Kansas LCC revokes eviction and foreclosure executive order, extends Emergency Declaration to mid-June

Updated: May. 28, 2021 at 11:14 AM CDT
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TOPEKA, Kan. (WIBW) - The state’s Emergency Declaration for COVID-19 is extended through June 15, but a pause on evictions and foreclosures is over.

The Kansas Legislative Coordinating Council voted, 6-2, Friday morning to extend the state’s COVID-19 state of emergency.

All six of the republicans in the state’s Legislative Coordinating Council voted to extend the covid-19 emergency declaration through the middle of June -- two weeks shorter than governor Laura Kelly proposed.

They said it’s time to start winding down the response. House Majority Leader Daniel Hawkins argued when it is time to stop.

“When are these extensions going to stop? We can always find a reason for the extension,” he said.

Senate President Ty Masterson said the pandemic is not over but it’s time to look forward.

“I do think what we’re seeing right now is not that’s over but that there needs to be a short extension with an exit strategy,” he said. “That everyone can understand and that the public can understand.”

The two Democrats, Senate Minority Leader Dinah Sykes, and House Minority Leader Tom Sawyer voted no.

Sykes said the pandemic has evolved and so have the governor’s decisions.

“The emergency declarations, the responses, the executive orders, they are being cut down,” she said. “We are slowly abating those, but to just completely flip the switch and say this is over -- I think it is ridiculous, it is not in the best interest of our state. We do risk losing those federal dollars.”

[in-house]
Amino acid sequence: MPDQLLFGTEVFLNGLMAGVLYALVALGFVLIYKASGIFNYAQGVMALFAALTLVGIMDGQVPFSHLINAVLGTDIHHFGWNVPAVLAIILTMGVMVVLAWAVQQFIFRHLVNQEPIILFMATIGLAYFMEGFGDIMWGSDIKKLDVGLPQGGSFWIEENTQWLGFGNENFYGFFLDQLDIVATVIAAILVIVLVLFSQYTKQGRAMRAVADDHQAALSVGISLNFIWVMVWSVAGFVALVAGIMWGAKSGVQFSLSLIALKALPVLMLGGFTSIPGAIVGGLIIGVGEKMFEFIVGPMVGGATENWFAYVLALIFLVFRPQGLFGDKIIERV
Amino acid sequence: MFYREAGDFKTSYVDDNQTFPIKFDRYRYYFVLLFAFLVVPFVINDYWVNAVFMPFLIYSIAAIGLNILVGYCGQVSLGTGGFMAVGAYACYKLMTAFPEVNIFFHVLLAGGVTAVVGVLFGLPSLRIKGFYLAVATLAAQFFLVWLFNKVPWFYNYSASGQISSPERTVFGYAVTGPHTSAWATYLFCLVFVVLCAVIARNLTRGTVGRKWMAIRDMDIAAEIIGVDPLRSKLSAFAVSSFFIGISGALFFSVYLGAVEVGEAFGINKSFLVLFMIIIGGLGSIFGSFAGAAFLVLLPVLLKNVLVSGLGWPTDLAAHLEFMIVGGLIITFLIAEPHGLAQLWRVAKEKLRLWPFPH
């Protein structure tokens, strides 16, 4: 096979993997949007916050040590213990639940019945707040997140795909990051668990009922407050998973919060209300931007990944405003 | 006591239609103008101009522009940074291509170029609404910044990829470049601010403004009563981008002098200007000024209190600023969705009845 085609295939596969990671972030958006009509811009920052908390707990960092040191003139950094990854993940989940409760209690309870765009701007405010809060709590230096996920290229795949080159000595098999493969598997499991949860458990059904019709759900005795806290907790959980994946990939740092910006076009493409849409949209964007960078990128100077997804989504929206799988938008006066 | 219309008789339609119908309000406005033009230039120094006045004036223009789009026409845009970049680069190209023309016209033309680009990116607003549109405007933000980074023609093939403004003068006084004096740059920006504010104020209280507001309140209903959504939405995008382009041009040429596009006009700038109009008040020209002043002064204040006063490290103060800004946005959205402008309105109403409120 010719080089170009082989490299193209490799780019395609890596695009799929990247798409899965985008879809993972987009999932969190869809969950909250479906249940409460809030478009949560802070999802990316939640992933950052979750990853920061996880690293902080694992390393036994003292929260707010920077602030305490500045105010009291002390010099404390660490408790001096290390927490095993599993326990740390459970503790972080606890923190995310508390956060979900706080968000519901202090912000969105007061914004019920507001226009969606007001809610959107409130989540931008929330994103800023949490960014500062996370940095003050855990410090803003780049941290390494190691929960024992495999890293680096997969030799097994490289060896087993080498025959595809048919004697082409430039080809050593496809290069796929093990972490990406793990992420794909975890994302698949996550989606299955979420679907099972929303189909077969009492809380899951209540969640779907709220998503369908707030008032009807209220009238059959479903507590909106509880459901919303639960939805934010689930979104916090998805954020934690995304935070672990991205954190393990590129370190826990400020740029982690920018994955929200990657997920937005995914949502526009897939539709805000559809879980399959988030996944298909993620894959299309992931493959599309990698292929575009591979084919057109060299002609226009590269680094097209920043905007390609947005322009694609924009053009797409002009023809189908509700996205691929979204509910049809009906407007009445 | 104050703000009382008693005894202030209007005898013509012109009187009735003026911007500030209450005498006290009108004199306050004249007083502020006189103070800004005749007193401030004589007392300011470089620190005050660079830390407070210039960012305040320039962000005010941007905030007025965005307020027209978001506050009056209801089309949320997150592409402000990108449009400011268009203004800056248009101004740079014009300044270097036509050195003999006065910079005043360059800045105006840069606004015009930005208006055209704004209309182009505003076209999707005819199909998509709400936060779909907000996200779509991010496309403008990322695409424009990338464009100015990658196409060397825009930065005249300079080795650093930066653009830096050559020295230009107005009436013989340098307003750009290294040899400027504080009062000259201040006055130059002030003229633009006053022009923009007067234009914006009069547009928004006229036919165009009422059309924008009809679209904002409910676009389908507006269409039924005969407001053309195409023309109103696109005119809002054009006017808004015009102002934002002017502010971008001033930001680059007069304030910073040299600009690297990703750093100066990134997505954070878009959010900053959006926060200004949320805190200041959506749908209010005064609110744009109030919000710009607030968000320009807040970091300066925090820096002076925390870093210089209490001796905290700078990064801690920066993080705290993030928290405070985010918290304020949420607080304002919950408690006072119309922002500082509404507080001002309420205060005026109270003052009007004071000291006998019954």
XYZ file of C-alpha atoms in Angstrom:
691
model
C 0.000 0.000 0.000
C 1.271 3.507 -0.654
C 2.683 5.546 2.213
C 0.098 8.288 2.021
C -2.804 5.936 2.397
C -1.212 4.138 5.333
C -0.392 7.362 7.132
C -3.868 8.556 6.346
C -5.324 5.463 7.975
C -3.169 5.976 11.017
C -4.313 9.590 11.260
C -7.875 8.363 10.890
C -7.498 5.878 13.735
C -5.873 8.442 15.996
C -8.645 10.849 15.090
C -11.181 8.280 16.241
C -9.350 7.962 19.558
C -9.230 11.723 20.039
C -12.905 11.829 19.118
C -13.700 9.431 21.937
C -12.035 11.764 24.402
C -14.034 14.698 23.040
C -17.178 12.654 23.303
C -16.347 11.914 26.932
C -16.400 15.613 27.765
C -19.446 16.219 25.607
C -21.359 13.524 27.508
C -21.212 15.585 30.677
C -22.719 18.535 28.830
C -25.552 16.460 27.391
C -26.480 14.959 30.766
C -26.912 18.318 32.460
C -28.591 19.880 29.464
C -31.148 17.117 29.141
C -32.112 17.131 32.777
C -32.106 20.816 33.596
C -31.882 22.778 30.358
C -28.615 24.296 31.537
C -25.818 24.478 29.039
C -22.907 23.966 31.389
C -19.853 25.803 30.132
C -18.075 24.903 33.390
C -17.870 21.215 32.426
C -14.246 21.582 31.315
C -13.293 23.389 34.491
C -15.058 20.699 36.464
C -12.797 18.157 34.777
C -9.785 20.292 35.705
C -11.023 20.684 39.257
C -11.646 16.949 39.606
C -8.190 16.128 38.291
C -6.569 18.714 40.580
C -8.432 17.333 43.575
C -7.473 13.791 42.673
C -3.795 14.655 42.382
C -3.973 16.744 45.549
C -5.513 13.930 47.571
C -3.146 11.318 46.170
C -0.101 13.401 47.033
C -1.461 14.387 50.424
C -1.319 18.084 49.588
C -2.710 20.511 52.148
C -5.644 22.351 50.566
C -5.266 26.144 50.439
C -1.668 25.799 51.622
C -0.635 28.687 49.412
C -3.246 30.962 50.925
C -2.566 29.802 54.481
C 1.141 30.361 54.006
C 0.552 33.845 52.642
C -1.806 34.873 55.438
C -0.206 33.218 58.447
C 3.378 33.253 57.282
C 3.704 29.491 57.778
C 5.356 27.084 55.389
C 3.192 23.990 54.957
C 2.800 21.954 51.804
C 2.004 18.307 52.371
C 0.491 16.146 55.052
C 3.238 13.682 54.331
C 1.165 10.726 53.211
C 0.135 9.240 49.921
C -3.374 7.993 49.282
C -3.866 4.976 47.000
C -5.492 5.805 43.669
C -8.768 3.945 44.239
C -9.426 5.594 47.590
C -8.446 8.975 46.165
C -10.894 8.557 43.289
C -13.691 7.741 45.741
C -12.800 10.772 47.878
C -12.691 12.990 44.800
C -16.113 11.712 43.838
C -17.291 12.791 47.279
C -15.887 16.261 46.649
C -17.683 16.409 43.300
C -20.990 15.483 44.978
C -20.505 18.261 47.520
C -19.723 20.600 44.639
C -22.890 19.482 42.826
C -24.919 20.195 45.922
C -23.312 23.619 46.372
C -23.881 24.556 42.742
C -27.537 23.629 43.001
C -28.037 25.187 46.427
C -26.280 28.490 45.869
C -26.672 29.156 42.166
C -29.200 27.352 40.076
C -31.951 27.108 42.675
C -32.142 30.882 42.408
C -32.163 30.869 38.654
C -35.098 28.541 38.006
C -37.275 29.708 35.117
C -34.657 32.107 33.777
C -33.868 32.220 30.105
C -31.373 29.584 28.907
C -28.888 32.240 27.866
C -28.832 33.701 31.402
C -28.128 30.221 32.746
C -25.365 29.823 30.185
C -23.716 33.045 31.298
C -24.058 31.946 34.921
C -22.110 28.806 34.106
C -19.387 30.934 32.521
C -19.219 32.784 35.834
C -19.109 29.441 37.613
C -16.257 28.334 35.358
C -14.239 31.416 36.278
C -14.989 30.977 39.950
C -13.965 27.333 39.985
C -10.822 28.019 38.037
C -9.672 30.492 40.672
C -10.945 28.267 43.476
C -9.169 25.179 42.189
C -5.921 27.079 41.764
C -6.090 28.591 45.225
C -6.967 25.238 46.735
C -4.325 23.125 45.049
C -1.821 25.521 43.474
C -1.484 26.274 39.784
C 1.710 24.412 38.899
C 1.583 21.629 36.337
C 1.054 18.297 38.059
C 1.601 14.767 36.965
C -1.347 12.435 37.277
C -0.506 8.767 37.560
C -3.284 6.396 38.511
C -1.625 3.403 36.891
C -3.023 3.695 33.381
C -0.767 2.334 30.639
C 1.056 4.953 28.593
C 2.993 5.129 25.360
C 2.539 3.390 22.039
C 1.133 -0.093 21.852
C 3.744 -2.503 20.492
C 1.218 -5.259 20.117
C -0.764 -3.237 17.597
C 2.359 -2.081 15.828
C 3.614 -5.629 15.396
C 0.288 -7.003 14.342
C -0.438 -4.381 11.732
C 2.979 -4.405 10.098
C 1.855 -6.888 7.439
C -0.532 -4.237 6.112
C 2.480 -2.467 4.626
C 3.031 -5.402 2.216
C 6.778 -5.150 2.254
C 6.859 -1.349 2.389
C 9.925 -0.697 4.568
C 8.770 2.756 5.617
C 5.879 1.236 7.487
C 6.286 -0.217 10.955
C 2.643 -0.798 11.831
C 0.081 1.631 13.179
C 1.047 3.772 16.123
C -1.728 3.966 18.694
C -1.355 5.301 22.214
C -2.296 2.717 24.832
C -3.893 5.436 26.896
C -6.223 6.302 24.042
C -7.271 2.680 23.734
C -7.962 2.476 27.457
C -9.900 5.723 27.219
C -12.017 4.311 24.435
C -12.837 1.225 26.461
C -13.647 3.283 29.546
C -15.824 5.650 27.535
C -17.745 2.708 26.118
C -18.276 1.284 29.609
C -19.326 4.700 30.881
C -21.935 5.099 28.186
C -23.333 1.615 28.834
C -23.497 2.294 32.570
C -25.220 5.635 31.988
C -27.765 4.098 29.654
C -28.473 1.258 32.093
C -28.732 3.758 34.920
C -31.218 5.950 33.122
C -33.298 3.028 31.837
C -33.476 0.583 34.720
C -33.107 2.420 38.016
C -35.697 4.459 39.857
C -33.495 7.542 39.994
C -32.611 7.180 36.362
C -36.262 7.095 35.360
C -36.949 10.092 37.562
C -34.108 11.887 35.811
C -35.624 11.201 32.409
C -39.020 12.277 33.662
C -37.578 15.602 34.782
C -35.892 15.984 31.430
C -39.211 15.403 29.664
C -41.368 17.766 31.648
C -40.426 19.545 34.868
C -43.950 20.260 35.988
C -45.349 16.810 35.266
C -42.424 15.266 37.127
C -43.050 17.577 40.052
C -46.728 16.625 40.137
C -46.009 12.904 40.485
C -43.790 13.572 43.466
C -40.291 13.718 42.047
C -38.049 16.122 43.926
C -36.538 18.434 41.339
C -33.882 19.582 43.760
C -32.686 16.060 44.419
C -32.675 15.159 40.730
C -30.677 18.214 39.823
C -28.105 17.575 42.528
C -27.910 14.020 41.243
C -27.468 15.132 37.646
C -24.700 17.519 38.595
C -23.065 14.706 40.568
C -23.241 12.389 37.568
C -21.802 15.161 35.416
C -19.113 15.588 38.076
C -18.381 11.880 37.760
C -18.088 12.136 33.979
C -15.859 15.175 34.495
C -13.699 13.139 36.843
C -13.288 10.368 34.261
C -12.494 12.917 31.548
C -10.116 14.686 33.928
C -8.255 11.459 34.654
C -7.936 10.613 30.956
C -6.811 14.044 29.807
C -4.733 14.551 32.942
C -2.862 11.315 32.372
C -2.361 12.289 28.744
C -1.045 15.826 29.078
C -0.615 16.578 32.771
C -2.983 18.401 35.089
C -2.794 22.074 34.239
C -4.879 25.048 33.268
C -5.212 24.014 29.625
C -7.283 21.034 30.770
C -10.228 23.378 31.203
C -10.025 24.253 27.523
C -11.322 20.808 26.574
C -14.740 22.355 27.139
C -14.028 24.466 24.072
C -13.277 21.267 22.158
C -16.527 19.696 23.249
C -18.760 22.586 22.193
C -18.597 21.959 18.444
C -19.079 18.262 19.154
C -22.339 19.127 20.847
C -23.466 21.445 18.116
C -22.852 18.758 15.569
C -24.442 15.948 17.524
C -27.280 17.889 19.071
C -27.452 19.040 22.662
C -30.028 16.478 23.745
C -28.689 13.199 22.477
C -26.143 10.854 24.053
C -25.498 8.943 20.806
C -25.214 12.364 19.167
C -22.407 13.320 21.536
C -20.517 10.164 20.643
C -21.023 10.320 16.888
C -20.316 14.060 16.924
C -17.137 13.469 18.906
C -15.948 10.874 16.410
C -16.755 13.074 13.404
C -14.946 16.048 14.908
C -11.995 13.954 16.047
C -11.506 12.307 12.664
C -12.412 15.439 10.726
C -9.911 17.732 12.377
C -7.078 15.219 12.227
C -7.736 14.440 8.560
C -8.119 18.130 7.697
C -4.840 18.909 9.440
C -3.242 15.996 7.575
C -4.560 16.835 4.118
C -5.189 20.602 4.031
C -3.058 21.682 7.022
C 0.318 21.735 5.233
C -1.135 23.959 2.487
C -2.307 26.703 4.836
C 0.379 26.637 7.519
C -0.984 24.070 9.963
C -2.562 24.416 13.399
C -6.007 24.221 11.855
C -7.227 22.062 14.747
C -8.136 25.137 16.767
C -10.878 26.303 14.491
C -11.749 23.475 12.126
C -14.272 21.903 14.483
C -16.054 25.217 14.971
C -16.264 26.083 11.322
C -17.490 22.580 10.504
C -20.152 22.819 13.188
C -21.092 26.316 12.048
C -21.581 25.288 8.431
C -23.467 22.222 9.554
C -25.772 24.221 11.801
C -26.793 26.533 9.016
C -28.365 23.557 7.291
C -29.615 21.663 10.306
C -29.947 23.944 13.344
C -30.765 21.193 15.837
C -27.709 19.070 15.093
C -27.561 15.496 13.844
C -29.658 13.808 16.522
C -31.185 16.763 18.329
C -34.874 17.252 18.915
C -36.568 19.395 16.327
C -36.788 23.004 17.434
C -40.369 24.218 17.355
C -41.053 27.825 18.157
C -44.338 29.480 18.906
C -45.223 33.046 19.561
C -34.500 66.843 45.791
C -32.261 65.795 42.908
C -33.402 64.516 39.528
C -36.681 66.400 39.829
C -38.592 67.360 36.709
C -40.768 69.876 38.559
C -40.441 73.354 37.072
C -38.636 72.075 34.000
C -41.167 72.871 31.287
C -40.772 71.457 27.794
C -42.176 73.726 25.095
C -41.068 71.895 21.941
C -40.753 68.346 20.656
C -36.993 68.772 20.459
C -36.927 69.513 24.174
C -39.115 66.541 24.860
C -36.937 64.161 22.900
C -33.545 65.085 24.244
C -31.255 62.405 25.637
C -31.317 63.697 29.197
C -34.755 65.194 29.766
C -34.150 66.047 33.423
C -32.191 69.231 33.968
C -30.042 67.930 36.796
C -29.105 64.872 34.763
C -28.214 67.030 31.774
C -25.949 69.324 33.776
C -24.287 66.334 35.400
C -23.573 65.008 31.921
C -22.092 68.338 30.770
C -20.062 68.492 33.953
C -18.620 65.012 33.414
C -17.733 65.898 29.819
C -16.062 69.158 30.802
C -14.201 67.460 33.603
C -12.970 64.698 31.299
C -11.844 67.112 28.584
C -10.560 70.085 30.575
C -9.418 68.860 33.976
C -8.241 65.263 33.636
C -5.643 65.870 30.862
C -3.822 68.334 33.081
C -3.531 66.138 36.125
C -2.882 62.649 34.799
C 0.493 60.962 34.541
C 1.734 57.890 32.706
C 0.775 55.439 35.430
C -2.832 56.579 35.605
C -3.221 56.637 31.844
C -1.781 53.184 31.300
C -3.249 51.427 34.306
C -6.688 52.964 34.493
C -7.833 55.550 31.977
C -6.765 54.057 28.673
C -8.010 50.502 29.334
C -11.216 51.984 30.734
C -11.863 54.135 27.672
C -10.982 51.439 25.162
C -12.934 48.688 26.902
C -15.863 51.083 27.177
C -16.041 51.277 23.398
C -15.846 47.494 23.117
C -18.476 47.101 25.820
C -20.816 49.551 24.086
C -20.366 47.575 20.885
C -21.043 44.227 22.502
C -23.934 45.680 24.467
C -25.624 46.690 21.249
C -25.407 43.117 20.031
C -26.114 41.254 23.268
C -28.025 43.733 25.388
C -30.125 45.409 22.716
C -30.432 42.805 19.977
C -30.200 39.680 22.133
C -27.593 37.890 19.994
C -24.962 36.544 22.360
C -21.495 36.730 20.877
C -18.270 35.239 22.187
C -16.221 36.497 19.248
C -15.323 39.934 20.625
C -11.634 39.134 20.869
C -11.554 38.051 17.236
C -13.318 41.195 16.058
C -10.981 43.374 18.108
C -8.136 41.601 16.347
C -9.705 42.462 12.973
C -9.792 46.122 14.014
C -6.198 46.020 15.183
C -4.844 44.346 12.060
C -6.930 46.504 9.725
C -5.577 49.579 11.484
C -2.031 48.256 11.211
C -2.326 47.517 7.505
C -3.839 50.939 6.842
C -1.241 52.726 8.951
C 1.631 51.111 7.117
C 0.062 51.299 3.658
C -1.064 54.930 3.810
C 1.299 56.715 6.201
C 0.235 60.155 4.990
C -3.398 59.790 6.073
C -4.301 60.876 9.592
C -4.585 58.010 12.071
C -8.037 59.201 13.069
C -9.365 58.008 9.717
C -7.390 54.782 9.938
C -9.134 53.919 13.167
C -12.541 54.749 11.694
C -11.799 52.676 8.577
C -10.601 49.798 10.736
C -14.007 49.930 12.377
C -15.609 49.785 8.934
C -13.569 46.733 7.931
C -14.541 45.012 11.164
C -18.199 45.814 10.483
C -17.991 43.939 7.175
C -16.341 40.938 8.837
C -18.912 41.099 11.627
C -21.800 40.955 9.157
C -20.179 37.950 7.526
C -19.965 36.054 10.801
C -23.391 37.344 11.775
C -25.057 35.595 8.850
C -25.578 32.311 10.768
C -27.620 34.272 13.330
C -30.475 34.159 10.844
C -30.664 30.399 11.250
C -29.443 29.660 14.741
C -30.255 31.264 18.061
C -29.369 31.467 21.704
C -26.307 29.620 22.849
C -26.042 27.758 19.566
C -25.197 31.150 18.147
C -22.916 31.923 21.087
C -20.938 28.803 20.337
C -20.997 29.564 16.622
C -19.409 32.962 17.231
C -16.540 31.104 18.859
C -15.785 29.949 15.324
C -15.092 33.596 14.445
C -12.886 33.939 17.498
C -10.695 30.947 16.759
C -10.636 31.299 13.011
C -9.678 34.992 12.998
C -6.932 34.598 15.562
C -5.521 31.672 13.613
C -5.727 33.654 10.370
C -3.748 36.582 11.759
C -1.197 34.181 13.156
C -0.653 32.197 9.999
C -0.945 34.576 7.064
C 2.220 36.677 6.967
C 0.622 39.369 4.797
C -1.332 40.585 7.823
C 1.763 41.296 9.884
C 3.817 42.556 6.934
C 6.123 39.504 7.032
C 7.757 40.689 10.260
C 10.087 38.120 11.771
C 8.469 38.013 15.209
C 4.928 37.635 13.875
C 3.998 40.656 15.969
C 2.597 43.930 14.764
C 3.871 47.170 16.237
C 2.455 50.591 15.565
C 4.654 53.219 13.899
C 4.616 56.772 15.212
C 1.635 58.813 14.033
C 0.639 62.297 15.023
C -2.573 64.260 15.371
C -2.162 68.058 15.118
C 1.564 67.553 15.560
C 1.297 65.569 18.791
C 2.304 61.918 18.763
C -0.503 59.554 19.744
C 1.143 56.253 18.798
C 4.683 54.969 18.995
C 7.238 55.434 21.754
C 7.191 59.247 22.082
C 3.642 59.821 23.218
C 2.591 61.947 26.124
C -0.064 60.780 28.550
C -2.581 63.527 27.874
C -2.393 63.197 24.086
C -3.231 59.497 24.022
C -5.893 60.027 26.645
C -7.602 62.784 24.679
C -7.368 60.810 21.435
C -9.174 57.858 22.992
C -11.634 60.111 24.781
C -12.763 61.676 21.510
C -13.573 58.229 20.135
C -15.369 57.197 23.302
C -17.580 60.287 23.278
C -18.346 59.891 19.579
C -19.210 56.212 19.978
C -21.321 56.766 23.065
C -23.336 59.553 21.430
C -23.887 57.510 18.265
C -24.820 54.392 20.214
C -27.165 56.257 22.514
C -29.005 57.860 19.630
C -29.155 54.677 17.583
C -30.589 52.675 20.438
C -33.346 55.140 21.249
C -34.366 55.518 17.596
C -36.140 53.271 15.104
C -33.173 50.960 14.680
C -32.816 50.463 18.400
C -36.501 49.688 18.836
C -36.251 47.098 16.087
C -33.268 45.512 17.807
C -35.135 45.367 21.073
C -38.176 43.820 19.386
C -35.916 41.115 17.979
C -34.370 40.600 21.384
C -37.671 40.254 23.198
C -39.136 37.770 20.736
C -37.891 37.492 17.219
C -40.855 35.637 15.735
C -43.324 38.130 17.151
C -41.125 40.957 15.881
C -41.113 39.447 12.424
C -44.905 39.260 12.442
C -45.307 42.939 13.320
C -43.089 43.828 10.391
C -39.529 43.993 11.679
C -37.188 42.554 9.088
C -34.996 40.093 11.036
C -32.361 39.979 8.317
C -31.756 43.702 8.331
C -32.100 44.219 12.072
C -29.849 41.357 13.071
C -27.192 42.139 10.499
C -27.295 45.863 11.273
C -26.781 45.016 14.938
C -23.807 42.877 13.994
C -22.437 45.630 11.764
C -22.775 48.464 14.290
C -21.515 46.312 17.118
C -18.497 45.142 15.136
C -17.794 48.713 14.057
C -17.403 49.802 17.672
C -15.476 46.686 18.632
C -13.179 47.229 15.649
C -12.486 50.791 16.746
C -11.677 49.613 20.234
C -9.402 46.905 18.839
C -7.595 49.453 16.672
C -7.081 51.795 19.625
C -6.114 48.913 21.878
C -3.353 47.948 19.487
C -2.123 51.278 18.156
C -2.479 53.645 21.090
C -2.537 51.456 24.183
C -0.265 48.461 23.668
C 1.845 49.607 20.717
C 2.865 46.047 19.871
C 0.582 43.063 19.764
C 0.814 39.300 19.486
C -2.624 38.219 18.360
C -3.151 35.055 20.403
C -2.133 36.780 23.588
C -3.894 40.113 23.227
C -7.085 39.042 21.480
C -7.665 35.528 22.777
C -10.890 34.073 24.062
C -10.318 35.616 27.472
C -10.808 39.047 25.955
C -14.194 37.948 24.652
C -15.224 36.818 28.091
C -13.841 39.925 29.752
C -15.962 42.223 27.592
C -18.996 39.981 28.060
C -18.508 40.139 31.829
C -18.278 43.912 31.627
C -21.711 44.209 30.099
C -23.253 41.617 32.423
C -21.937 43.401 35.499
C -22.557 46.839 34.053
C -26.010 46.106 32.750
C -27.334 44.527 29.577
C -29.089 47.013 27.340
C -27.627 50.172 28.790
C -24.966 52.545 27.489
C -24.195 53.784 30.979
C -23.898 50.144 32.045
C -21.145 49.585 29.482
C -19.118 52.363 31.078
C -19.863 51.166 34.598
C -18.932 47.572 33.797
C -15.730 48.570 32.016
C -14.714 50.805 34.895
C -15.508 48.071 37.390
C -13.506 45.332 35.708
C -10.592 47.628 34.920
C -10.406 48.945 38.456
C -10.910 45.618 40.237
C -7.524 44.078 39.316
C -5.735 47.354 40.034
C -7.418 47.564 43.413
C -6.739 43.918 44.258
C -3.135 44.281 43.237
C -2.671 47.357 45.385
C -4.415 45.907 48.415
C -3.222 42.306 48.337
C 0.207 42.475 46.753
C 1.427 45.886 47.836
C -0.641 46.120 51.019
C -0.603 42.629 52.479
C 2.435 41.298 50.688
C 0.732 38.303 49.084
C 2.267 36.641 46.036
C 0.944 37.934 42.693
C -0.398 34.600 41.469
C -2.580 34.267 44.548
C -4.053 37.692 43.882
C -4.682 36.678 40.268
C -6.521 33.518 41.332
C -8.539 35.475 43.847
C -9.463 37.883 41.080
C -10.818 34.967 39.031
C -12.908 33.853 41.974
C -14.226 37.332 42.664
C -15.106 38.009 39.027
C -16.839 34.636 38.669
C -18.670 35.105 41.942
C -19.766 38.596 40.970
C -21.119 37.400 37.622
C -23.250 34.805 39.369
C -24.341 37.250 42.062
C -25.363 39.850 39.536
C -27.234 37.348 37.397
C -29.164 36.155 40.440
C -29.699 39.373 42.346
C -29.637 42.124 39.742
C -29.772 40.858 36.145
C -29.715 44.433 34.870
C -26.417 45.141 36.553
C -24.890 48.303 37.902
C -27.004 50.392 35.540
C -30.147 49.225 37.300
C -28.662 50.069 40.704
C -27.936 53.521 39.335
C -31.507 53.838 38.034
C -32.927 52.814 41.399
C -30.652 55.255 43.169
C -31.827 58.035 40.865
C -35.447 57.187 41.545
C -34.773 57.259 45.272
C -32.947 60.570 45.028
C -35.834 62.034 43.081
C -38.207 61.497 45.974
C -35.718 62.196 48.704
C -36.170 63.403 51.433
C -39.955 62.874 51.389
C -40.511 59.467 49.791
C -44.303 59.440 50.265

Sawyer argued it’s not the right time to slow down with the virus still in the state.

“I don’t think we can pretend to just magically say, ‘it’s over, it’s over.” We still have a lot of people that need to get vaccinated. My concern is that we don’t want to wind this down too quickly. When I hear this, people saying it’s winding down, there’s still -- I think it’s too soon,” he said.

Hawkins said Kelly’s office needs to come up with a plan now after a month and a half of knowing the declaration could be ended.

“In a month and a half, you would have thought that if you knew things were going to come to an end you would have already had an exit strategy, a way to stop this, and they said no. I would bet you that if the General was asked the question -- he would have a plan pretty quickly but he’s not been instructed to have a plan.”

The vote also included immediately revoking Kelly’s executive order prohibiting certain evictions and foreclosures for people affecting by COVID-19. Kelly’s spokesperson Reeves Oyster wrote it is important to get Kansas back to Normal. That Major General David Weishaar, who oversees the National Guard’s assistance with vaccine deliveries and clinics, has been clear about the importance of the declaration.

She wrote quote, “As we finally start to recover from this global pandemic, now is not the time to kick people out of their homes. Governor Kelly will continue to focus on doing what’s right – and not what’s politically convenient.”

The council will meet on June 15 to consider another extension. The Emergency Declaration has been in place since March 2020.

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